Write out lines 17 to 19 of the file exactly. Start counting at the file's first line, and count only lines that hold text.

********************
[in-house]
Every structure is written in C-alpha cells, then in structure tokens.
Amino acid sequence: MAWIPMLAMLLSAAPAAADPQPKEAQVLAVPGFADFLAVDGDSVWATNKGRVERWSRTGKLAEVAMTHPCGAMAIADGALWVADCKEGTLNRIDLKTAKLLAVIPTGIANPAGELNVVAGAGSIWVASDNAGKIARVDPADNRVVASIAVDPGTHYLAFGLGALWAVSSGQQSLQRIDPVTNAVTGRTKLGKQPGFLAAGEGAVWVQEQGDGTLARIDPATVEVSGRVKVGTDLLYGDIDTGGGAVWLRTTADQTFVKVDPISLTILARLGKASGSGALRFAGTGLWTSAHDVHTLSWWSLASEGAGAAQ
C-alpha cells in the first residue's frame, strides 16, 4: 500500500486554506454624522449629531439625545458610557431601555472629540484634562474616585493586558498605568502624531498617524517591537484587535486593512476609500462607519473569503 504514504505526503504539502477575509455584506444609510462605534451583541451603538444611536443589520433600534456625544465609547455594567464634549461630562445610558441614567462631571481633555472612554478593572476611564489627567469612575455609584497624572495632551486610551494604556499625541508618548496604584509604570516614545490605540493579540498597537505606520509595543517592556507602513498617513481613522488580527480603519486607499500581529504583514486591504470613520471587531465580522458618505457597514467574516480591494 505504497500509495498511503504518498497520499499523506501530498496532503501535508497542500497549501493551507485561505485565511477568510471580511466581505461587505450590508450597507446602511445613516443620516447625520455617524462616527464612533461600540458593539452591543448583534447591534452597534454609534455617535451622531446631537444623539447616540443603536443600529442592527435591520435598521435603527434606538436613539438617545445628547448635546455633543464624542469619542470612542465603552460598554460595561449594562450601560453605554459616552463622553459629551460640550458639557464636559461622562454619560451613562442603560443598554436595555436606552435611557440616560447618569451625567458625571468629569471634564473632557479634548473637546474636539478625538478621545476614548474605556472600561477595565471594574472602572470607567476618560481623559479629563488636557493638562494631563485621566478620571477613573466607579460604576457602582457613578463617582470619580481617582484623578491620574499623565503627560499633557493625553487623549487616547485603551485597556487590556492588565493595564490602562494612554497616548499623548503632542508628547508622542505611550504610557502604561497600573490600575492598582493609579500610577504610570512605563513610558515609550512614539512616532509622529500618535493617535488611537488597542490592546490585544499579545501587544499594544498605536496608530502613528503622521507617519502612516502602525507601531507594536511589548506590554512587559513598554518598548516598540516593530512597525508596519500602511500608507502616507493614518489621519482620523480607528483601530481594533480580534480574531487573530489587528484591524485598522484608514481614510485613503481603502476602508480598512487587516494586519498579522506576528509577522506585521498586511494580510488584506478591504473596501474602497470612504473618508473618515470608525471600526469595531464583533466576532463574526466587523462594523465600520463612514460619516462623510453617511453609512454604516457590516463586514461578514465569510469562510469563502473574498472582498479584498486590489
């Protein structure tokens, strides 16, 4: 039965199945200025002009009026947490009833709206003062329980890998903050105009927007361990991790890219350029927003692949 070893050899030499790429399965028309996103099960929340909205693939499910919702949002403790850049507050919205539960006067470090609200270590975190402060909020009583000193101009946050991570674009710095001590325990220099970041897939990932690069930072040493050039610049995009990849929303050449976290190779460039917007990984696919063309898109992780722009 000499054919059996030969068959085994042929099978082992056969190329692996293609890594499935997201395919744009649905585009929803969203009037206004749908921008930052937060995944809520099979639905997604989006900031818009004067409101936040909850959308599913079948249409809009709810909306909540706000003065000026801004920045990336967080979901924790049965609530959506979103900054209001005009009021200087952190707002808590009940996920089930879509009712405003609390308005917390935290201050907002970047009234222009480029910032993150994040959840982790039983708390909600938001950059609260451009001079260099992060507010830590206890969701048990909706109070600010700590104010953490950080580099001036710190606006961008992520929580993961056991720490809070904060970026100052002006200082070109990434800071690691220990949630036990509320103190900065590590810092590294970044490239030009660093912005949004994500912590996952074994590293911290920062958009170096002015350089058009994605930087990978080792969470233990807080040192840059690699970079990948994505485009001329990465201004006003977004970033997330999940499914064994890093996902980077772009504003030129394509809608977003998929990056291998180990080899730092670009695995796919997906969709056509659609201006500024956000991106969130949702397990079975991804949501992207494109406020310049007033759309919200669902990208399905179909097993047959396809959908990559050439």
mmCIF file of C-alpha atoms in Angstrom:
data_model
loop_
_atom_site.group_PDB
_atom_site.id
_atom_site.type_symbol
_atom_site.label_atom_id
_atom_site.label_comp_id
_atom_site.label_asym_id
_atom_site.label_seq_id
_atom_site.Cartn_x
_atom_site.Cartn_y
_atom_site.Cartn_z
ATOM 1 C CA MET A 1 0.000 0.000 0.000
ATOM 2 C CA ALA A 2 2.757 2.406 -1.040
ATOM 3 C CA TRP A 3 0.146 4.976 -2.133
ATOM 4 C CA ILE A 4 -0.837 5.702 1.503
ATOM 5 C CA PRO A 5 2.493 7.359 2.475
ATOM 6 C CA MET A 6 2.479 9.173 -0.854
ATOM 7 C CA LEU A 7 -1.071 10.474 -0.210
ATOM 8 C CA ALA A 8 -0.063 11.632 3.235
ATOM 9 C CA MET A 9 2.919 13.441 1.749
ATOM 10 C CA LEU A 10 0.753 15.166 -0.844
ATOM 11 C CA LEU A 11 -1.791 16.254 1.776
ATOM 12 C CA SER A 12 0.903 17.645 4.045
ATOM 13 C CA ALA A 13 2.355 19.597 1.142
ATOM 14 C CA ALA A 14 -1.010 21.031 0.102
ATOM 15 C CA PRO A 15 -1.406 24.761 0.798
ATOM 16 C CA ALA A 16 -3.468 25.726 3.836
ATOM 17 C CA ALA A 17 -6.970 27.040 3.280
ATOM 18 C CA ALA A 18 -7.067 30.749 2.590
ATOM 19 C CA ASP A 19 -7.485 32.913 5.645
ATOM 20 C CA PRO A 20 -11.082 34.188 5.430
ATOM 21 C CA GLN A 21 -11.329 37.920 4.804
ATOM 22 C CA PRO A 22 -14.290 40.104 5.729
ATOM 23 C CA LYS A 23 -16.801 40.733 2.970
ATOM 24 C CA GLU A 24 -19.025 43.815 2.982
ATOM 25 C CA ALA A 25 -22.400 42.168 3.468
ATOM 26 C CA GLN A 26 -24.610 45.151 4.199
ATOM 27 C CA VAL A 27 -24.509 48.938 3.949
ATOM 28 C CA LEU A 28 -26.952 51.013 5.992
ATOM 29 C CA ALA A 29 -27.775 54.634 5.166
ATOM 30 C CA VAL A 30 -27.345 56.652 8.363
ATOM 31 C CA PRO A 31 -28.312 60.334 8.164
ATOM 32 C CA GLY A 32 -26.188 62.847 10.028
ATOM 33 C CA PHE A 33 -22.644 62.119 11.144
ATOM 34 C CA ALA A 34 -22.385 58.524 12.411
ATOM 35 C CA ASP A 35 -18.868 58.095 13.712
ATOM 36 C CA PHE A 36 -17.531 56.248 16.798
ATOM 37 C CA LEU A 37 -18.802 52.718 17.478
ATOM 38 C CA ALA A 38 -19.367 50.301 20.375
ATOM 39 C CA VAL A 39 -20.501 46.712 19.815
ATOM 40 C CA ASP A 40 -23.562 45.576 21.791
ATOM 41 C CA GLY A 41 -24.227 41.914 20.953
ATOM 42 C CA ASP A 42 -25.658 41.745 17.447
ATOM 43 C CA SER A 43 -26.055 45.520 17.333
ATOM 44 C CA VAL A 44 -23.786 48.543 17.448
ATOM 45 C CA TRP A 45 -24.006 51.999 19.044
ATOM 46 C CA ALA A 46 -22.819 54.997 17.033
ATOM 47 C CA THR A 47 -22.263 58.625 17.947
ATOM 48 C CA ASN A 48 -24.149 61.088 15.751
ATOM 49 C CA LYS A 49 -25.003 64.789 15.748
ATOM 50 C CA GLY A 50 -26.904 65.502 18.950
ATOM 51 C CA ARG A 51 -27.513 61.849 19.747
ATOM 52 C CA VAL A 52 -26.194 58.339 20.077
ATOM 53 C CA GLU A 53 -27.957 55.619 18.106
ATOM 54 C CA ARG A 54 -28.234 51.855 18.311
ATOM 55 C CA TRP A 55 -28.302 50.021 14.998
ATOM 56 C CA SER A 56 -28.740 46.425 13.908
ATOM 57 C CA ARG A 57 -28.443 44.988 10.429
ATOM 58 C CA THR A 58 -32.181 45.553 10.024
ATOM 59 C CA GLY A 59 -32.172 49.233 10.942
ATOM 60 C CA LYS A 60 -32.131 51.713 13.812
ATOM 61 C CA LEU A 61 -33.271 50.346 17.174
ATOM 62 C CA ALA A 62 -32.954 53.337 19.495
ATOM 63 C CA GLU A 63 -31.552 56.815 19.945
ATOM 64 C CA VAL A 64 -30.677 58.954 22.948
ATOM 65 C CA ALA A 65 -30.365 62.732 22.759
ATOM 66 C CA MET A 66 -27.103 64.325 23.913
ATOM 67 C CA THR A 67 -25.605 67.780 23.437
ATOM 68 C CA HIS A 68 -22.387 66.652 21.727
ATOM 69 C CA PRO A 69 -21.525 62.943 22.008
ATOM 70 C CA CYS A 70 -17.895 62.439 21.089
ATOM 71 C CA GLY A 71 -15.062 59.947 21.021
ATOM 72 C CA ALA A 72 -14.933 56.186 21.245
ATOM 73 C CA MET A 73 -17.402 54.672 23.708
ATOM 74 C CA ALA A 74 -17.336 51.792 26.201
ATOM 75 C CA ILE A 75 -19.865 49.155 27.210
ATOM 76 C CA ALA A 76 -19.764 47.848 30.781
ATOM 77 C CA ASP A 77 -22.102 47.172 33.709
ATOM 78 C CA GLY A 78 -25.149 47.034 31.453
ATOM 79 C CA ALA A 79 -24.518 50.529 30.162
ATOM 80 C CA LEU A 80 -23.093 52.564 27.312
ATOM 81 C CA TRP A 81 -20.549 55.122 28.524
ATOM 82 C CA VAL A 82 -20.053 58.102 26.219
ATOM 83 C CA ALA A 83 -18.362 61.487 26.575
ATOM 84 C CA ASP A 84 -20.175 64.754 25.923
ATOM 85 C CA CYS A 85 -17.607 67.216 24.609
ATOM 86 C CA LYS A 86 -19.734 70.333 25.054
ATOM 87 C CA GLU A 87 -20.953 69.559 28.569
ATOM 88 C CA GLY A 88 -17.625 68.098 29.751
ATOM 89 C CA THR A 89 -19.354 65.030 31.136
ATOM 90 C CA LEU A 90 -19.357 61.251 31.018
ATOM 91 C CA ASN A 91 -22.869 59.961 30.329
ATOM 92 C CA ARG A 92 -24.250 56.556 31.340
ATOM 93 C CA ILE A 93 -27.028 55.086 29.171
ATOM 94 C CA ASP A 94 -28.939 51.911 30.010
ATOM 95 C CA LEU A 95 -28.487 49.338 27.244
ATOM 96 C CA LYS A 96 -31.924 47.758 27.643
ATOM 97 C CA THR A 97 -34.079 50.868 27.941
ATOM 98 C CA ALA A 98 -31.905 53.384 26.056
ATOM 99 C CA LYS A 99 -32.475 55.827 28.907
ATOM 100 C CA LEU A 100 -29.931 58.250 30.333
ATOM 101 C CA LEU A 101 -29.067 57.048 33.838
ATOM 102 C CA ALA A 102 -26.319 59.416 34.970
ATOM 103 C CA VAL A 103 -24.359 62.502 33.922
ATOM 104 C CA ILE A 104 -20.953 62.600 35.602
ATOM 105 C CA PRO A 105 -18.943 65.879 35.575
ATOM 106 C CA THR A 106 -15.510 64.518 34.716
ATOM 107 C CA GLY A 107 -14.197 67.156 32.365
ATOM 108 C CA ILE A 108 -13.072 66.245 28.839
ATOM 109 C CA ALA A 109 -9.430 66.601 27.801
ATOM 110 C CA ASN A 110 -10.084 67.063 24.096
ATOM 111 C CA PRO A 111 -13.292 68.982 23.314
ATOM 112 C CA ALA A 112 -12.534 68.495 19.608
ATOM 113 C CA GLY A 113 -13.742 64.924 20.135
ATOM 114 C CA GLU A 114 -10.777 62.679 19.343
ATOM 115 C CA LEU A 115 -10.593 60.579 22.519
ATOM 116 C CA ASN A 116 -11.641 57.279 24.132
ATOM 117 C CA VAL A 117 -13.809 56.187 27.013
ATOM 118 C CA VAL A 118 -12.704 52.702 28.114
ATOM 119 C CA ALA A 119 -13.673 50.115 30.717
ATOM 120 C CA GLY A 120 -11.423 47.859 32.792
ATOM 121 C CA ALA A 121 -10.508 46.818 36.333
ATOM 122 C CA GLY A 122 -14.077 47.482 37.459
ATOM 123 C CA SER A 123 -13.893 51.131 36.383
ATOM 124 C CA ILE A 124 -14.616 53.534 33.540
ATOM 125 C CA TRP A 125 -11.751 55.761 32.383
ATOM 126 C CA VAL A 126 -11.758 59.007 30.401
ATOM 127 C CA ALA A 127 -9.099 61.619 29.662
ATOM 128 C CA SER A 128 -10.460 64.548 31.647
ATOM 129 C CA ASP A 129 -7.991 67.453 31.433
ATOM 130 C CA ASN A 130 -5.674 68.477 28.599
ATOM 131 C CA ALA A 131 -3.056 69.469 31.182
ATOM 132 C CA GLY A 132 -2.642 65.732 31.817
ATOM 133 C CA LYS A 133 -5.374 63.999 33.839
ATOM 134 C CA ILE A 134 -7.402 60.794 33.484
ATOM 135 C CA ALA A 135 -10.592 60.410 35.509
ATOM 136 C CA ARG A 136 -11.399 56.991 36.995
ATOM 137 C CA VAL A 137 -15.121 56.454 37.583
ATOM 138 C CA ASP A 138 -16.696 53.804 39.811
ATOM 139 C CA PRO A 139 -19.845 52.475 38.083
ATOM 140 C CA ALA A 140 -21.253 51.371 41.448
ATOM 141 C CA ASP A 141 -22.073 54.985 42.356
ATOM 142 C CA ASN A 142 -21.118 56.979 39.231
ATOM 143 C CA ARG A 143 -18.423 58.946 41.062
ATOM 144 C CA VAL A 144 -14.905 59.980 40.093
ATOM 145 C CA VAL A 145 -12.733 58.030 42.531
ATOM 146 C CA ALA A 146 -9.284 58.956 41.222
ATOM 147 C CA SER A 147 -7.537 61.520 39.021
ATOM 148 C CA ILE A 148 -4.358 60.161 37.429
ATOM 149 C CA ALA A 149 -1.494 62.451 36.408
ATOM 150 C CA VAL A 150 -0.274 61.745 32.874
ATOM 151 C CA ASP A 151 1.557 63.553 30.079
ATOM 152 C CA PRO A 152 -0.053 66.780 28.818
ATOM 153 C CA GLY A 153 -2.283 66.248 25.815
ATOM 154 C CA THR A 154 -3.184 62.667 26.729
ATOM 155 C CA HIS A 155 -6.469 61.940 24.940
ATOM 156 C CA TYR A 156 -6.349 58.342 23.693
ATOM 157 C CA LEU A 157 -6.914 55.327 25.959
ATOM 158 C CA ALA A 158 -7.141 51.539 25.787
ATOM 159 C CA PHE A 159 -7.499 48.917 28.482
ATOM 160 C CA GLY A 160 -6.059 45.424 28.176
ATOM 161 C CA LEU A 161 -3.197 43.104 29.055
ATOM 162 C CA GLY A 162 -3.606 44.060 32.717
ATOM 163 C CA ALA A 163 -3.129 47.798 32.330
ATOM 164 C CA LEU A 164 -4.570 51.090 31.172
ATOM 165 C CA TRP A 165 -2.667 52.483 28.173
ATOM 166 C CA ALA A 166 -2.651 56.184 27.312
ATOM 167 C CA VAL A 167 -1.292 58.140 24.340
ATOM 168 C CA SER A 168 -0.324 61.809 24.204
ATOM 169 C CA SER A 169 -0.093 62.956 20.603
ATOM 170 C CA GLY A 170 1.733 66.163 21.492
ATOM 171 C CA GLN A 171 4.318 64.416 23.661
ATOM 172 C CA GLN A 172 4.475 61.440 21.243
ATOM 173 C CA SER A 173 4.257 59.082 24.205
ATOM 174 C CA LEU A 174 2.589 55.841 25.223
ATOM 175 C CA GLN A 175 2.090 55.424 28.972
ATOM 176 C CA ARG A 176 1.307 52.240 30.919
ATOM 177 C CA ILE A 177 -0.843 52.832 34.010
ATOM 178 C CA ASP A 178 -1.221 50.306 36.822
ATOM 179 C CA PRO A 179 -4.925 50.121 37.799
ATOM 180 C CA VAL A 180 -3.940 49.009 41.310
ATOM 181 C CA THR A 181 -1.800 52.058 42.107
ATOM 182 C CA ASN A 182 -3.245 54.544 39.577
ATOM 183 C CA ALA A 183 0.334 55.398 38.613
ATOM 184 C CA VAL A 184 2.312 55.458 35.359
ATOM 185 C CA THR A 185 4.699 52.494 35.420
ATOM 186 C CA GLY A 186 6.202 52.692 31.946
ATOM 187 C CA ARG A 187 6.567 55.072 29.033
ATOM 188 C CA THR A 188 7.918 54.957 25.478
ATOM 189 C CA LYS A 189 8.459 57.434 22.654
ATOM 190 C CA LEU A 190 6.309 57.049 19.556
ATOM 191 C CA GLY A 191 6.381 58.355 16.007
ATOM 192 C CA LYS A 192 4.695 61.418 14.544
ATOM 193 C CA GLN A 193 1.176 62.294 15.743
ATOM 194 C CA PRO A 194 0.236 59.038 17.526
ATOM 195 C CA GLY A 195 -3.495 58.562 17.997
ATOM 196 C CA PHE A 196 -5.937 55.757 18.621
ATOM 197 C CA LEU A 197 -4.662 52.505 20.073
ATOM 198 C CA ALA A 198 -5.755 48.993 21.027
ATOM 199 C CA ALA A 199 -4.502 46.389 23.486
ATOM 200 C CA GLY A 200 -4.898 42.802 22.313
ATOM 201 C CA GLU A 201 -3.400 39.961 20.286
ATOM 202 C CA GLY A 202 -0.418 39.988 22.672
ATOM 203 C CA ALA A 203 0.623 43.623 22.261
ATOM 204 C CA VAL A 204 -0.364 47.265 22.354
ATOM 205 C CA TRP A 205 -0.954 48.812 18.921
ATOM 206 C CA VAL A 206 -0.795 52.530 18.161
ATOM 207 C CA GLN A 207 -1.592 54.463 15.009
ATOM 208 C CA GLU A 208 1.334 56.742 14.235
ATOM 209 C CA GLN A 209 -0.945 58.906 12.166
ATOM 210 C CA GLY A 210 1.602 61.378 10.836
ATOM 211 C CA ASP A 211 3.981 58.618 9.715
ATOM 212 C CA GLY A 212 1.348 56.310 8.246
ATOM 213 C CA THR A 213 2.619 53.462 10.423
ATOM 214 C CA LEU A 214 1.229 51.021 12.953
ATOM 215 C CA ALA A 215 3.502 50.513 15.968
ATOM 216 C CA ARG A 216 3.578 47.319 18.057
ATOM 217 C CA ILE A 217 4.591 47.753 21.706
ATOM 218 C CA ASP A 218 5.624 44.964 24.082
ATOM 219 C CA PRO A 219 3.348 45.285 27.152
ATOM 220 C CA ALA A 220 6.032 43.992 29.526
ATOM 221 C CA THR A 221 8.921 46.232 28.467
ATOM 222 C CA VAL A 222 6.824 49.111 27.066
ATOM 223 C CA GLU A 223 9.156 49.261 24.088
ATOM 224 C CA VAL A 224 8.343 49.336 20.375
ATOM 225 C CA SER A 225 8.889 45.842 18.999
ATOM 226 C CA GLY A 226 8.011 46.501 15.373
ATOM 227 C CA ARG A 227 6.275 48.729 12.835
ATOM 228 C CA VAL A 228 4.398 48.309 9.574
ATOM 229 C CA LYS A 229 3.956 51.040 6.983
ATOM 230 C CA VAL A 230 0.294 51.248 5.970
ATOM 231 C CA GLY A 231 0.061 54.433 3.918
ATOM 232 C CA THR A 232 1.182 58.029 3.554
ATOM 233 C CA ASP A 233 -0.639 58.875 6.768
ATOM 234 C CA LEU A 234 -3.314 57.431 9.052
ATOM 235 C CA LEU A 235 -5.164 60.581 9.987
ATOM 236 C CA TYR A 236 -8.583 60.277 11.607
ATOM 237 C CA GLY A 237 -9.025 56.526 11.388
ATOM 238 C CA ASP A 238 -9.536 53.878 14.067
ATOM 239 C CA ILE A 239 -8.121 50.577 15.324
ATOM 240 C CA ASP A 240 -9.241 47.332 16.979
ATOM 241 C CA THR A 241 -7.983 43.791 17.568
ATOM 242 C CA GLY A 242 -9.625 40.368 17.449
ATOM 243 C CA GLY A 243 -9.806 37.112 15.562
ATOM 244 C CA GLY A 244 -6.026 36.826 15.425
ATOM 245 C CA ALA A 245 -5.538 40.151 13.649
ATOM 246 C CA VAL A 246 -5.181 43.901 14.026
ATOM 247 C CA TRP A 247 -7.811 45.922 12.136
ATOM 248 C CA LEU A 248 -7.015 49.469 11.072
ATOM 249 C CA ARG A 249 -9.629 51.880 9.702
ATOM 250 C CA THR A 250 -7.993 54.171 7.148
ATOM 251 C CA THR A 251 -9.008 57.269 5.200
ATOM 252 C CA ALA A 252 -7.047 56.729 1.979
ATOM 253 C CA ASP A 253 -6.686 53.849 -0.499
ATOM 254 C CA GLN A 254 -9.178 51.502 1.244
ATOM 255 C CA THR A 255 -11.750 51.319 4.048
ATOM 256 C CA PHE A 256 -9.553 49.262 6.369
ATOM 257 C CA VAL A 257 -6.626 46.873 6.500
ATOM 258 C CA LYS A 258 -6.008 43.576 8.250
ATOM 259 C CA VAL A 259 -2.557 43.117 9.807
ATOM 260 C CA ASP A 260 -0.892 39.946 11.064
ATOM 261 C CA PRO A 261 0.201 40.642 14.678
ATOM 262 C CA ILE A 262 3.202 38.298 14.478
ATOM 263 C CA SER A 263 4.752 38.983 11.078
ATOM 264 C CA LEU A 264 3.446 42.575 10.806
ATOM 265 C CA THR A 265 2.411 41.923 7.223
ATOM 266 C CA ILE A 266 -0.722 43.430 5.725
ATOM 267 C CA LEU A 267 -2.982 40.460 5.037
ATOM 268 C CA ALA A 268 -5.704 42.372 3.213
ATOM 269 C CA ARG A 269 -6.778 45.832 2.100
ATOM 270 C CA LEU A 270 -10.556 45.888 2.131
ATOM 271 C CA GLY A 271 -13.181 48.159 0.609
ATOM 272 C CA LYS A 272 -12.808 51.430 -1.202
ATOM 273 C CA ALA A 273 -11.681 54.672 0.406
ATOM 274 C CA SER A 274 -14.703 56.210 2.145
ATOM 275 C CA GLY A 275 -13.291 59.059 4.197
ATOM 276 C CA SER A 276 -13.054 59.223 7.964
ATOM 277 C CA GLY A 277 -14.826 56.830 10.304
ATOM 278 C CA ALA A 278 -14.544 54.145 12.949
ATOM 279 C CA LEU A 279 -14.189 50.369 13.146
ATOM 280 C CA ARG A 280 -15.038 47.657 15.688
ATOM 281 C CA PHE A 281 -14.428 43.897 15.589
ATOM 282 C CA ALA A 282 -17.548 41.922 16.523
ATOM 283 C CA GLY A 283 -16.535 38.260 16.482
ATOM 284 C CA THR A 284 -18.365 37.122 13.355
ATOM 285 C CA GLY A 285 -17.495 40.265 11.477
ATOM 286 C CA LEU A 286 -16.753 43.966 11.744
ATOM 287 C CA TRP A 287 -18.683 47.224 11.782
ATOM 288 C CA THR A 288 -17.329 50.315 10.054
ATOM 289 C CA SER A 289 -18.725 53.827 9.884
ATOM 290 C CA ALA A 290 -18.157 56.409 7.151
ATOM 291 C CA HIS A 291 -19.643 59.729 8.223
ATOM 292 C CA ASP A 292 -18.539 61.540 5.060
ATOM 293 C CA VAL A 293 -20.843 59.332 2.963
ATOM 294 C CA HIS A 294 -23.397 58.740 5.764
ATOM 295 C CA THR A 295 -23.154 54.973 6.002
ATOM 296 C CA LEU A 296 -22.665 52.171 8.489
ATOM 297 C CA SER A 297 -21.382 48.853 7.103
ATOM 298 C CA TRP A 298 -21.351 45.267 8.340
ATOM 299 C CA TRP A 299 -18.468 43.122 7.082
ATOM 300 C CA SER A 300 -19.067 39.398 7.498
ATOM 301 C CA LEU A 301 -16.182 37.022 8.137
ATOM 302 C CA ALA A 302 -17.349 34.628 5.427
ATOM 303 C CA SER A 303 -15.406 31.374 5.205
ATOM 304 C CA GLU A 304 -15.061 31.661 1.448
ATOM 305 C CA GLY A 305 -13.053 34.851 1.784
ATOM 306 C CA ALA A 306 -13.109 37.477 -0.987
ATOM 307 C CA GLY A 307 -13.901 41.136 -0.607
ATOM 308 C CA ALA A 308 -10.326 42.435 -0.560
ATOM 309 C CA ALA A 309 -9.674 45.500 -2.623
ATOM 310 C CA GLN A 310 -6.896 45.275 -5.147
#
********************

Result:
_atom_site.Cartn_y
_atom_site.Cartn_z
ATOM 1 C CA MET A 1 0.000 0.000 0.000